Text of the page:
Kedoshim: No shortcuts to holiness

The sheer number of commandments that govern every aspect of Jewish life emphasizes to us the proportion of the task that lies before us.

Rabbi Berel Wein, | updated: 08:24

Rabbi Berel Wein
Rabbi Berel Wein
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This coming week's Torah reading makes a heavy demand upon us. It commands us to be a holy and dedicated people and to continually aspire to heights of piety and holiness. Some will say that this is an almost impossible task and is especially difficult since the Torah does not define for us how it is to be achieved. But that is only a superficial understanding of what this Torah portion is coming to teach us.

In this Torah reading there appears a large amount – in fact a plethora – of commandments. At first glance one could mistakenly believe that this is nothing more than a jumble of laws thrown together almost at random without any discernible pattern or overall construction. But upon careful examination one will come to realize that it is this wide variety of seemingly unconnected commandments and laws that form the ladder upon which one can ascend to the level of piety demanded from us by the opening verse of the reading.

Every phase of human life is covered by this very long list of do's and don'ts. They refer to personal behavior, the intimacy of marriage and the raising of children, commercial enterprises and all types of interactions between human beings. In effect, we are commanded to be as holy in the marketplace as we are in the synagogue and on a mundane weekday as we are on Yom Kippur.

It is in fact the very reason why there are so many commandments and so many laws and seemingly small details that make up Jewish life and values. Because human life is covered by the perspective of the demand for holiness on a constant basis, that is the goal of Judaism.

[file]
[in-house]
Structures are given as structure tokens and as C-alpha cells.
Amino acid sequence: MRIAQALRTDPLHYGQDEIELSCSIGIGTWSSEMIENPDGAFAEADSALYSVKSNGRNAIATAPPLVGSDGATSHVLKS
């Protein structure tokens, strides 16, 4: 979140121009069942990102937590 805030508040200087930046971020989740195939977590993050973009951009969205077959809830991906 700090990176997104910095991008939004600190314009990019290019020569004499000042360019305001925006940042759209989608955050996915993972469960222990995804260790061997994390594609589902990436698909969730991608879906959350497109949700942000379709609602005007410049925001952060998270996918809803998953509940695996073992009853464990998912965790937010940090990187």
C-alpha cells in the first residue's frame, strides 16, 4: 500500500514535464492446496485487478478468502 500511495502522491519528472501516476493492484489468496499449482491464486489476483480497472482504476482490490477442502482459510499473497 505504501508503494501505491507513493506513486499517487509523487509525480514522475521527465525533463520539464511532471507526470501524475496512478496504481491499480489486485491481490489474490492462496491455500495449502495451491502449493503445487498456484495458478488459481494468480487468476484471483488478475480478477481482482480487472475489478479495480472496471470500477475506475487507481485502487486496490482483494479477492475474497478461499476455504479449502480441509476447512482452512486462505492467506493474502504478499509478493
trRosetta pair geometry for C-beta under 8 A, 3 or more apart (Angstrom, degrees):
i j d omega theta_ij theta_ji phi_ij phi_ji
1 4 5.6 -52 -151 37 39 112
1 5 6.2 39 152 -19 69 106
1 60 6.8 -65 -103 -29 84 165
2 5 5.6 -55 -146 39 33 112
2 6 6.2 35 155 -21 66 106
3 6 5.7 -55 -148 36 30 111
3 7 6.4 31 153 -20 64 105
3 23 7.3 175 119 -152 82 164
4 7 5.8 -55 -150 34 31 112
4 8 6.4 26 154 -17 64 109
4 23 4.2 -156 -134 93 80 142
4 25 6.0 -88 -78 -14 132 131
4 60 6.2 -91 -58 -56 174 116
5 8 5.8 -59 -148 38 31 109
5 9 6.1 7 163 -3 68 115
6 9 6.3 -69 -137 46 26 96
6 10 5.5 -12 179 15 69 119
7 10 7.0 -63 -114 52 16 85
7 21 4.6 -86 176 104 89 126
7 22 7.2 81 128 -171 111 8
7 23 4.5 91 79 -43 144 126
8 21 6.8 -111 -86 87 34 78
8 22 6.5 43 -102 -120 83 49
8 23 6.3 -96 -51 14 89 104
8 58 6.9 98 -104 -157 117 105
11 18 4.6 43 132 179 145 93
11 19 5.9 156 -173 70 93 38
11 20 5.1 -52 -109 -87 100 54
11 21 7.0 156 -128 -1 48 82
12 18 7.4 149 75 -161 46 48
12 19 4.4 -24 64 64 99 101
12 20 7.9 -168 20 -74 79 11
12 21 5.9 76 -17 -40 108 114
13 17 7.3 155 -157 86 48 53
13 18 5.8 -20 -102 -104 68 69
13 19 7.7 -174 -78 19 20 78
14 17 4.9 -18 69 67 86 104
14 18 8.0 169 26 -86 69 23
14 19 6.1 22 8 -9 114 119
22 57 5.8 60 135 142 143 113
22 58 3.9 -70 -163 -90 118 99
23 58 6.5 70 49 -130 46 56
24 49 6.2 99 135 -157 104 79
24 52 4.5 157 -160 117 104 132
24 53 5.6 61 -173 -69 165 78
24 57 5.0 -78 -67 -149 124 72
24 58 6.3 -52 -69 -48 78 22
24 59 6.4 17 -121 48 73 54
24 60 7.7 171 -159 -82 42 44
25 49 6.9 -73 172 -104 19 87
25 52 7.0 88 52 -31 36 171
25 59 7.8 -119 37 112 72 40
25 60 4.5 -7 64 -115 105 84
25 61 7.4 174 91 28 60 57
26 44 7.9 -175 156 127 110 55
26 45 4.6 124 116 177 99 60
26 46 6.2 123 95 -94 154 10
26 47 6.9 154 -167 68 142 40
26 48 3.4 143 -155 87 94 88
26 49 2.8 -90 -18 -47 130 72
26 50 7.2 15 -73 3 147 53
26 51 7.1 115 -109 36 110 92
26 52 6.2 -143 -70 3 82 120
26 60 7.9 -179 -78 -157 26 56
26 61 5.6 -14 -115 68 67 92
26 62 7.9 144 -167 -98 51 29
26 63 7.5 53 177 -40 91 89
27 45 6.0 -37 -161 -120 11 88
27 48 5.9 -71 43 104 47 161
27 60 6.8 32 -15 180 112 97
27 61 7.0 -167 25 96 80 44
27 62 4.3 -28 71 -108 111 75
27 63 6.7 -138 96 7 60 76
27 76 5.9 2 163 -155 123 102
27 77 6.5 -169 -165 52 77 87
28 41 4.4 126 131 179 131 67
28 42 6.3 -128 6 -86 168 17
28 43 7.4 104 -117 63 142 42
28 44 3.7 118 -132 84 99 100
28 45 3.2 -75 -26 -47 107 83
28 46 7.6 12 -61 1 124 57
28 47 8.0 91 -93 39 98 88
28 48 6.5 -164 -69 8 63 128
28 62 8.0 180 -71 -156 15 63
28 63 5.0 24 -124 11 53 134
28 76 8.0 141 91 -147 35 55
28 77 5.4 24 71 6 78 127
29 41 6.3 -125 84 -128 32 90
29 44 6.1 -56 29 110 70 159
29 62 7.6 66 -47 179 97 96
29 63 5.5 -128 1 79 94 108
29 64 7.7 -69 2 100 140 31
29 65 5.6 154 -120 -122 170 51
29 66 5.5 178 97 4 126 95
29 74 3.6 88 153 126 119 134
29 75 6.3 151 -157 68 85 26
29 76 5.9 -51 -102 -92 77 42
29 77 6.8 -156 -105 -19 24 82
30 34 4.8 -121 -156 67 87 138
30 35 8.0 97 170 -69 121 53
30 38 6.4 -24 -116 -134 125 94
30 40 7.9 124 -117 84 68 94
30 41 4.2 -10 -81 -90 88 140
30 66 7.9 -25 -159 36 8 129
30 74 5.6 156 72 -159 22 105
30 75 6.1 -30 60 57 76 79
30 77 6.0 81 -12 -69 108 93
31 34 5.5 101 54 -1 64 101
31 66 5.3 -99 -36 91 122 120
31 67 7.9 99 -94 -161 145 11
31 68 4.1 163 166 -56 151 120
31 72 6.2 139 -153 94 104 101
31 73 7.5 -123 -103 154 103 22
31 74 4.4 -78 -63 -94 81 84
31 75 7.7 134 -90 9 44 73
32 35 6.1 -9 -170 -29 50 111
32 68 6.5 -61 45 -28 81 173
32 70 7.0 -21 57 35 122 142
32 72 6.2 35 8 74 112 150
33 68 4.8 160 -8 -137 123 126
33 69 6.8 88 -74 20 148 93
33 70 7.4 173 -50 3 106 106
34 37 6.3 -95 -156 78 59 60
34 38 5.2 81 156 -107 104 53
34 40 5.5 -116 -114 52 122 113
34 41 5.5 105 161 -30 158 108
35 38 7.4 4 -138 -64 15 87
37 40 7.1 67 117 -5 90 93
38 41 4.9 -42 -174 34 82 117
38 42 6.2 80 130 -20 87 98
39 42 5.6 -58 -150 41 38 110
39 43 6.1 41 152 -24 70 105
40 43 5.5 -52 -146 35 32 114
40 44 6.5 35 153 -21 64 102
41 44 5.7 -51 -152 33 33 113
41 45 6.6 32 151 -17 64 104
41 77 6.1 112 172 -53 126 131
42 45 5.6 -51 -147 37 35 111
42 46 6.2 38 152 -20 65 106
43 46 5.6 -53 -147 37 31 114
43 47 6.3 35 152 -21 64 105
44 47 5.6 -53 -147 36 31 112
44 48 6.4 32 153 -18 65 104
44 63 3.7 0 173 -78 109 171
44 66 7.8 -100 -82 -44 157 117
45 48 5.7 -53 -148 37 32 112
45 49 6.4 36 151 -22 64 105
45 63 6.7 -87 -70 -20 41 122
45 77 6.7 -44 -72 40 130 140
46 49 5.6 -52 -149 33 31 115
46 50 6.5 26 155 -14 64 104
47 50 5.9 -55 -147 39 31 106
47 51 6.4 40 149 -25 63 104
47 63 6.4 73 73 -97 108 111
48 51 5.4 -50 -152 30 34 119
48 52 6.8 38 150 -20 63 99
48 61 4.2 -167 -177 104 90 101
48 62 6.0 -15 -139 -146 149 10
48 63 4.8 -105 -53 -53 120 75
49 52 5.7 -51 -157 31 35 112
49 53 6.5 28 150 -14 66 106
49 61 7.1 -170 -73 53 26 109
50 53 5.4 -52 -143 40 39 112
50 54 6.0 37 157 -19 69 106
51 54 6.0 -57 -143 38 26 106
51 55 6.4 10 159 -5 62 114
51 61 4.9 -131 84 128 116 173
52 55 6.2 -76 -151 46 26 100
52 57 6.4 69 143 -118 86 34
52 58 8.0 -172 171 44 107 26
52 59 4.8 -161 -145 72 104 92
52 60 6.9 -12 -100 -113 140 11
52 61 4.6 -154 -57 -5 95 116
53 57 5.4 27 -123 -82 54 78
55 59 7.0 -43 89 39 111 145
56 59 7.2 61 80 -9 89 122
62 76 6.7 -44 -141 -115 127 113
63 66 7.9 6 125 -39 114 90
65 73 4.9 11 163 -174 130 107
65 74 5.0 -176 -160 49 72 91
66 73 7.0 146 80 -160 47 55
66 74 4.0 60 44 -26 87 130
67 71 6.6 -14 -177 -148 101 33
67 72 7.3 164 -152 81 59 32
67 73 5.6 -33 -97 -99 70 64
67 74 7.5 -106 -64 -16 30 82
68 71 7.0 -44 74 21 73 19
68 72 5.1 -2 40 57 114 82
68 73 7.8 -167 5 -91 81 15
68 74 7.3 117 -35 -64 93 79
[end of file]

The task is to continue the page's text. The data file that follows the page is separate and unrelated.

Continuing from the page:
We live in a society that has mostly given up on the concept of holiness and dedication and functions only in the present and for today alone. We do not see a reverence for human life any longer, especially for infants and the unborn, nor any aspiration for spiritual growth at the expense of physical pleasure and leisure. There was a time that people ascribed attendance at a house of worship as being an act that could lead to holiness and spiritual development. Now, across the board of all faiths in the Western world today, attendance at houses of worship has declined drastically and the worship service itself has become one of entertainment, political correctness, guitar playing and social activities at best.

Only by strengthening the observance of the varied commandments that make up the bulk of this week's Torah reading can we at least glimpse the amount of holiness that we are ordained to attain. The sheer number of commandments that govern every aspect of Jewish life emphasizes to us the proportion of the task that lies before us.

There are no shortcuts to holiness and there are no instant remedies to the healing of society. Persistence and patience, repetition and tenacity remain today, as they have always been, the keys to Jewish life and to the fulfillment of the commandments that the Lord demands from us in order to be a holy and dedicated people.





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